In recent years, the oral-systemic connection has been largely recognized by the dental and medical professions. Emerging studies were carried out and continue to reveal that oral health impacts systemic health and vice versa. As the major cause of tooth loss, periodontal disease was associated with several systemic diseases under the inflammatory mechanism (Kim and Amar, 2006; Linden et al., 2013; Genco and Sanz, 2020). Tooth loss has been associated with chronic diseases and conditions, such as diabetes (Kapp et al., 2007; Winning et al., 2017), cardiovascular disease (Okoro et al., 2005; Winning et al., 2020), stroke (Joshipura et al., 2003), cancer (Maisonneuve et al., 2017; Michaud et al., 2017), obesity (Österberg et al., 2010), depression (Okoro et al., 2012), memory impairment (Okamoto et al., 2015), arthritis (de Pablo et al., 2008), and respiratory diseases such as asthma and chronic obstructive pulmonary disease (COPD) (Wang et al., 2009; Thomas et al., 2010; Bansal et al., 2013; Dwibedi et al., 2020). However, most of these studies have focused on an isolated chronic disease without controlling for other concurrent chronic diseases or multimorbidity. Indeed, due to heterogeneity among these studies in study design, the selection of confounding factors, and the selection of study samples, it is hard to compare the magnitude of the association between tooth loss with each chronic disease across these studies, and to determine the most prominent chronic disease for tooth loss. Therefore, the primary objective of this study was to identify the chronic disease population most at risk for tooth loss using a national representative sample.
Notably, although emerging research evidence has linked tooth loss with several chronic diseases, the relationship between tooth loss and multimorbidity is unclear. Multimorbidity is defined as the coexistence of two or more chronic diseases or conditions in the same individual (World Health Organization, 2016). It has become a major public health concern in recent years as the prevalence of multimorbidity in the USA has increased dramatically with the rise in obesity and population aging (World Health Organization, 2016; Boersma et al., 2020). According to the Centers for Disease Control and Prevention (CDC), 4 in 10 adults in the USA have multimorbidity (Centers for Disease Control Prevention, 2022), one of the leading causes of functional impairment, disability, and mortality, especially among the elderly (Friedman and Shorey, 2019). As people age, the systemic inflammatory burden increases; the inflammatory mechanism is hypothesized to contribute to multimorbidity among older adults, but the reverse may also be true as chronic diseases also contribute to inflammation (Howcroft et al., 2013; Franceschi and Campisi, 2014; Friedman et al., 2015). It is plausible that tooth loss, the distal outcome of periodontal disease that is an oral inflammatory disease, may be associated with multimorbidity. Thus, the second objective of this study is to examine the association between the presence of multimorbidity and tooth loss among the US adult population.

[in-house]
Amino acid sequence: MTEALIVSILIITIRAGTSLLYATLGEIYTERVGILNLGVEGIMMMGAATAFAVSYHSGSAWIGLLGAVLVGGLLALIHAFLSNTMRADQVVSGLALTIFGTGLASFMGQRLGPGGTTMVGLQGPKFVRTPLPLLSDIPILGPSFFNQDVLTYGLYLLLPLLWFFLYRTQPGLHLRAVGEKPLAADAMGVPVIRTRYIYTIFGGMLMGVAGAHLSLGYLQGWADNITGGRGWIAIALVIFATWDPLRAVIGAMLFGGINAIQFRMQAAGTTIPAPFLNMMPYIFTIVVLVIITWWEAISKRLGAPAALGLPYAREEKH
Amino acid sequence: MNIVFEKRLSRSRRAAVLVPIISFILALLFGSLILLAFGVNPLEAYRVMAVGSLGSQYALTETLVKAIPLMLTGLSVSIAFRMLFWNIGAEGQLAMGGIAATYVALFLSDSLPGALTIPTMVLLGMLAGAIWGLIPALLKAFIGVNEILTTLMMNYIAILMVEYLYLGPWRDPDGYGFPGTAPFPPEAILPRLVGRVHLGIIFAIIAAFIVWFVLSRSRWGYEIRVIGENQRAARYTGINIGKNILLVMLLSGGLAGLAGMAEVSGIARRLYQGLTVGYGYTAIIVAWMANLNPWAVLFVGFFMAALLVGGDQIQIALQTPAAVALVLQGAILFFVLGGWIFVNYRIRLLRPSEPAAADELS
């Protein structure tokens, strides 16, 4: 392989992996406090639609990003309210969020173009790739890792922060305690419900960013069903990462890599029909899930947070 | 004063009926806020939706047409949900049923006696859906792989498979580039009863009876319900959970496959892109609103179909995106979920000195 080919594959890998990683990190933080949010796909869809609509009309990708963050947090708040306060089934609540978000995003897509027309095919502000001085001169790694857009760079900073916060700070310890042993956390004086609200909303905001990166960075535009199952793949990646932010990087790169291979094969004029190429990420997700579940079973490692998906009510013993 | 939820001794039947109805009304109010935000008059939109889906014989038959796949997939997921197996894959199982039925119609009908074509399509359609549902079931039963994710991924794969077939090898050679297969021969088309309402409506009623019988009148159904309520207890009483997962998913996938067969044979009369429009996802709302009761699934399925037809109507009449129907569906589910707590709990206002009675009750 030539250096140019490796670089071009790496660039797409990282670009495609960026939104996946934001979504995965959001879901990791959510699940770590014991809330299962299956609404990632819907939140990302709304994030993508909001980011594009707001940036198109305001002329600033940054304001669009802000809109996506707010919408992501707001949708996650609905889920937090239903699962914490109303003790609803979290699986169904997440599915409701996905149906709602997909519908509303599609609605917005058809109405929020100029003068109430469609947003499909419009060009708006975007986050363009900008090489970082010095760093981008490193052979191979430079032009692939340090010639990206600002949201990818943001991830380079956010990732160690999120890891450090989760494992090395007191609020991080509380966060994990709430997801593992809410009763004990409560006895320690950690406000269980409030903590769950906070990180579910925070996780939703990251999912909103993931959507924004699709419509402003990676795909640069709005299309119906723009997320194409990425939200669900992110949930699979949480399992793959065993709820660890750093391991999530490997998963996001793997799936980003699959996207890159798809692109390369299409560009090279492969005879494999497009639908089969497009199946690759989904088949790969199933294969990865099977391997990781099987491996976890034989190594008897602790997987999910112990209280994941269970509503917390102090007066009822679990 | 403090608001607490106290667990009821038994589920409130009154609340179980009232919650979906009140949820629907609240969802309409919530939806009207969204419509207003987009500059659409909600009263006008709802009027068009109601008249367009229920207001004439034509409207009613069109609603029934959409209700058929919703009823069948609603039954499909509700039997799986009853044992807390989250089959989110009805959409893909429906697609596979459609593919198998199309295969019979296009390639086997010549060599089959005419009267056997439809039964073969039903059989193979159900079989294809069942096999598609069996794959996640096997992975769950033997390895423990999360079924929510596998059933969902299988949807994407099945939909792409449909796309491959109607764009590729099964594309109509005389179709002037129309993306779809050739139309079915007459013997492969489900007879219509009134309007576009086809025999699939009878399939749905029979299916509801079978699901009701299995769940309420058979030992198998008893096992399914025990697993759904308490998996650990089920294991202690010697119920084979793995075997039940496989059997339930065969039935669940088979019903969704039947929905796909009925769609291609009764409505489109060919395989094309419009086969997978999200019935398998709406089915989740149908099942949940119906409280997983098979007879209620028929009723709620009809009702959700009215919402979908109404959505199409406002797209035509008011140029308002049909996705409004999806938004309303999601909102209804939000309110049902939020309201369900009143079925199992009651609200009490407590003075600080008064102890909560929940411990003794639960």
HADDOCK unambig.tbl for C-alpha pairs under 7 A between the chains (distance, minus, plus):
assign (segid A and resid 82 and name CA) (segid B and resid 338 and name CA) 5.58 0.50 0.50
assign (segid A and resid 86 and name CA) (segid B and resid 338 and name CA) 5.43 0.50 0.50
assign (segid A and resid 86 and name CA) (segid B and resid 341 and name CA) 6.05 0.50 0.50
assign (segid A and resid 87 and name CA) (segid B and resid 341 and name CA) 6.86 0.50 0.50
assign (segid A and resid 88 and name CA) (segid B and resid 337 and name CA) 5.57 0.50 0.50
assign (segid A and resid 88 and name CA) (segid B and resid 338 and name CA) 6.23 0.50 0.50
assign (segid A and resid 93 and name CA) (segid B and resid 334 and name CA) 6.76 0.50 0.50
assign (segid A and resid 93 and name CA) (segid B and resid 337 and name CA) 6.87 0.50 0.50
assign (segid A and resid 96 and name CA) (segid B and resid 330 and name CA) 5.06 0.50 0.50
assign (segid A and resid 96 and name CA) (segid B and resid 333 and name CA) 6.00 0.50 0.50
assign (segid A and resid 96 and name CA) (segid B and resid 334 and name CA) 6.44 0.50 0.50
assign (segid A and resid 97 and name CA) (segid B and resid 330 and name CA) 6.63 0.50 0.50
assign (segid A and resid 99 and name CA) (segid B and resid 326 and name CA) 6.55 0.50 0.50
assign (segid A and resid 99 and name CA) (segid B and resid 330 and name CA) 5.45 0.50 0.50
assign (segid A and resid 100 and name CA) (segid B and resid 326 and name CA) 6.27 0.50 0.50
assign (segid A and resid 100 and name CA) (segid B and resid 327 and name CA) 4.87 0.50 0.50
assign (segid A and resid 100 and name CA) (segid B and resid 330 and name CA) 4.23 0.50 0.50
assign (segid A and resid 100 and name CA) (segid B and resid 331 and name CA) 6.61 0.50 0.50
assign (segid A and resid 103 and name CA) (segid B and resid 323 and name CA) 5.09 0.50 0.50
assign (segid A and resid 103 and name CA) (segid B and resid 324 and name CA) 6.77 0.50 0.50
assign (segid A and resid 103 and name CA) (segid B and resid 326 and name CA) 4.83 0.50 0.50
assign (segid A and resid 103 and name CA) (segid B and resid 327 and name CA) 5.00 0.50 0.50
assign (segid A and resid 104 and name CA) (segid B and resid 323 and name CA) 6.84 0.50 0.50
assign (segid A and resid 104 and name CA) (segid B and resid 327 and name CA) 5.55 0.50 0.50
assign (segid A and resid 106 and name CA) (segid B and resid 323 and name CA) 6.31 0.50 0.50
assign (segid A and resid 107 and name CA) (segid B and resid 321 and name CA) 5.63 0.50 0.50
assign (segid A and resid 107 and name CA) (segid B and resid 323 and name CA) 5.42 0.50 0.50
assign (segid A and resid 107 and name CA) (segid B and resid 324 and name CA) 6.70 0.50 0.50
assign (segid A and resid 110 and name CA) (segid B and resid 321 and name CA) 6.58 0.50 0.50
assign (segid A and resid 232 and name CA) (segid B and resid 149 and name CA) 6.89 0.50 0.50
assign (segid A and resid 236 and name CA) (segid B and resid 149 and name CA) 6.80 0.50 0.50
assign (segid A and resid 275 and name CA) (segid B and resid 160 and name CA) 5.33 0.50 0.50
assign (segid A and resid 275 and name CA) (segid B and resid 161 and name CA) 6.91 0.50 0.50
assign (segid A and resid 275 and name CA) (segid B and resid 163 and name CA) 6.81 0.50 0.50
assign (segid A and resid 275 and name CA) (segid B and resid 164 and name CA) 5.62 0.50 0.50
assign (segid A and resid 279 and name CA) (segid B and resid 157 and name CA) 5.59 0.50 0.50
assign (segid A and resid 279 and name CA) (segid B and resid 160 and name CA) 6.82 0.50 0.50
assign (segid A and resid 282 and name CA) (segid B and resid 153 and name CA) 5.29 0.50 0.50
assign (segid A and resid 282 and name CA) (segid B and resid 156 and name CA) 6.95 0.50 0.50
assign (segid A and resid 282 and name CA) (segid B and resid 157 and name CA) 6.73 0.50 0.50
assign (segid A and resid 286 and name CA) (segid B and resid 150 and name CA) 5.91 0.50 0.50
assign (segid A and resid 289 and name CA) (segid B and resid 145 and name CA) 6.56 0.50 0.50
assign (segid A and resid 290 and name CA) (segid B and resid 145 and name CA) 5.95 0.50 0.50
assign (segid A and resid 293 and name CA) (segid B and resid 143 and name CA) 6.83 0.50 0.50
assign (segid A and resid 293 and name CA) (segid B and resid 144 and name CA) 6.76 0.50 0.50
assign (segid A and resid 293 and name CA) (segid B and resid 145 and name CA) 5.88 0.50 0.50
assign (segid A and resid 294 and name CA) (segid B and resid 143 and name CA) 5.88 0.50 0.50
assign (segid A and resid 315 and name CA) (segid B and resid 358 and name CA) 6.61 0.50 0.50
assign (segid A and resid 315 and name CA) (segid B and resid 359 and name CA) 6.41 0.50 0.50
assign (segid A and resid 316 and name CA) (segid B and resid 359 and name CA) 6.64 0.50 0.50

Materials and Methods
Study Design and Data Source
We conducted a secondary analysis on data from the US 2012 Behavioral Risk Factor Surveillance System (BRFSS). The choice of the data set was based on the availability of the variable in the survey and the availability of the data set at the time the study was conducted. BRFSS is an annual national cross-sectional telephone survey that collects self-reported data on health conditions and health behaviors among non-institutionalized US adult residents. The telephone interview is conducted by each state health department using the standard questionnaire with technical and methodological assistance from the CDC (Centers for Disease Control Prevention, 2013). The 2012 BRFSS questionnaire contains 18 sections with 85 questions in the core section. The variables used in this analysis came from the Standard Core Questionnaire. Disproportionate stratified sampling method was used for the BRFSS data (Centers for Disease Control Prevention, 2013). The data set used in this analysis contains 475,687 observations and 120 variables (Centers for Disease Control Prevention, 2019). We included people aged 18 years and older and excluded people who have missing data on tooth loss.
Tooth loss was measured by asking participants the following question, “How many of your permanent teeth have been removed because of tooth day or gum disease? Include teeth lost for infection, but do NOT include teeth lost for other reasons, such as injury or orthodontics?” According to the choice options available in the survey response, participants were grouped into one of four categories of tooth loss: zero tooth loss, one to five tooth loss, six or more tooth loss, and edentulous (lost all the teeth; Centers for Disease Control Prevention, 2021).